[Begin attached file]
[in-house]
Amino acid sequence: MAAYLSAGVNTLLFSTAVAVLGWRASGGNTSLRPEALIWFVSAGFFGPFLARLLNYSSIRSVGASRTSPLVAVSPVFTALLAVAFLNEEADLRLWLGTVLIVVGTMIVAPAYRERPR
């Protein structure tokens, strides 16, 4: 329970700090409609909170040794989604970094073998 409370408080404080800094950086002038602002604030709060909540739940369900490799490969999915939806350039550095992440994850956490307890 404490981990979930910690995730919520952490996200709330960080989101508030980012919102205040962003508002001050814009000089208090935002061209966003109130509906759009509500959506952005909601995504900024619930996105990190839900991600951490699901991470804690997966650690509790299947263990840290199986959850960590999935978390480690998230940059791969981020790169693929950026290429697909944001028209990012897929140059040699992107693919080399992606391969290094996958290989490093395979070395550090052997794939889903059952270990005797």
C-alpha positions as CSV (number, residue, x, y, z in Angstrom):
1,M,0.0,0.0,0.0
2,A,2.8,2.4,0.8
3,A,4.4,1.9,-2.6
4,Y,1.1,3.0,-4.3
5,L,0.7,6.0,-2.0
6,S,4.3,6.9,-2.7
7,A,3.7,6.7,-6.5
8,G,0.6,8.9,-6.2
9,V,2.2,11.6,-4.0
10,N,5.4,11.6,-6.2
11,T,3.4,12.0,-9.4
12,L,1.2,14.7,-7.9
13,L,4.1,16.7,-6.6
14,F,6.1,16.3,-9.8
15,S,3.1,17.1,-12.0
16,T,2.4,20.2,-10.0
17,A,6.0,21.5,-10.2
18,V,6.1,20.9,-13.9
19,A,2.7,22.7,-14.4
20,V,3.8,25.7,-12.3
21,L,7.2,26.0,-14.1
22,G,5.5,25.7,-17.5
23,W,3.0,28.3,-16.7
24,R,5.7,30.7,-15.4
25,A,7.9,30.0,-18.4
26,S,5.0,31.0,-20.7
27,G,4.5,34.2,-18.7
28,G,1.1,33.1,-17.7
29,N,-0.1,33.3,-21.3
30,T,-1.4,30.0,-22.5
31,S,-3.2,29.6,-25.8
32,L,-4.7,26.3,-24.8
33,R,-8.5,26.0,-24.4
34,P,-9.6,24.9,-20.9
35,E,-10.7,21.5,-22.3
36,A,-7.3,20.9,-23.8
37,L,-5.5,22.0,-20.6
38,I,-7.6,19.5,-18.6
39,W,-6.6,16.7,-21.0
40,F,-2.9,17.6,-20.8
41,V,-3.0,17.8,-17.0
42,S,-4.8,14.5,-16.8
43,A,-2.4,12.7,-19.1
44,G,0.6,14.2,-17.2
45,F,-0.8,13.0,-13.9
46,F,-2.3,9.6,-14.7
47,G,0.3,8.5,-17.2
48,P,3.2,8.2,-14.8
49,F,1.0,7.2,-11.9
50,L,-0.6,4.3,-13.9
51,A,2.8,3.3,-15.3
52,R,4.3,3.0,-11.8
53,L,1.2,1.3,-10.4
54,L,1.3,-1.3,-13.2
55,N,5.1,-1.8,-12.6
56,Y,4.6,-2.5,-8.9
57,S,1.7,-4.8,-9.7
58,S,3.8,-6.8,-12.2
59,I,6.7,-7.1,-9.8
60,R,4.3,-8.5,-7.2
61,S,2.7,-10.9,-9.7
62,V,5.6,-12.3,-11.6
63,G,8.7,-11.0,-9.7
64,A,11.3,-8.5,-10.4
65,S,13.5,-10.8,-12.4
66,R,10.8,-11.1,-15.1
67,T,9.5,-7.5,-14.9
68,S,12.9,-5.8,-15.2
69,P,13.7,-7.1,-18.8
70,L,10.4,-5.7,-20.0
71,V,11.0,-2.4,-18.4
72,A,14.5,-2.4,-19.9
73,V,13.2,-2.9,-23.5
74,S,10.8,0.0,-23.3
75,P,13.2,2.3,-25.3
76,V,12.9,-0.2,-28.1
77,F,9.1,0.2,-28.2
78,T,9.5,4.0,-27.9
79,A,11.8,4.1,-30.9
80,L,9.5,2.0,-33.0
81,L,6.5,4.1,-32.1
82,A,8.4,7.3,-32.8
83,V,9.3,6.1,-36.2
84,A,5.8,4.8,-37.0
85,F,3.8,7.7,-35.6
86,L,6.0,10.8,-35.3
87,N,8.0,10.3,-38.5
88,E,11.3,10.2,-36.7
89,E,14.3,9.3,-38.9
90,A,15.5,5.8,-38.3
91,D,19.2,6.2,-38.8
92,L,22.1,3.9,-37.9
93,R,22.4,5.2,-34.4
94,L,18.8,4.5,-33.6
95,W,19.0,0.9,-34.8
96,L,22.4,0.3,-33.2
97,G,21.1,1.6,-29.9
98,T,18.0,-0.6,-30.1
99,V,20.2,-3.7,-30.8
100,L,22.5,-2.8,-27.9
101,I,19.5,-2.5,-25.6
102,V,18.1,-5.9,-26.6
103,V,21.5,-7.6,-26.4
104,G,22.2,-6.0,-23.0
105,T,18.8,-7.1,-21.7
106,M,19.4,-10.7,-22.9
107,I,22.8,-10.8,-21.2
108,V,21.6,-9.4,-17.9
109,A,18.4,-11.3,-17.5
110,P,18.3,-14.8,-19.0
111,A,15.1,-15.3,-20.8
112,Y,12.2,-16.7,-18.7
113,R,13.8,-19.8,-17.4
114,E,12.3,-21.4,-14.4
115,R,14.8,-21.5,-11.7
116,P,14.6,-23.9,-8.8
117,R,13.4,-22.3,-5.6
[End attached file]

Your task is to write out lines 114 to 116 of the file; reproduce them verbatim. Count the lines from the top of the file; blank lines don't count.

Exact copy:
110,P,18.3,-14.8,-19.0
111,A,15.1,-15.3,-20.8
112,Y,12.2,-16.7,-18.7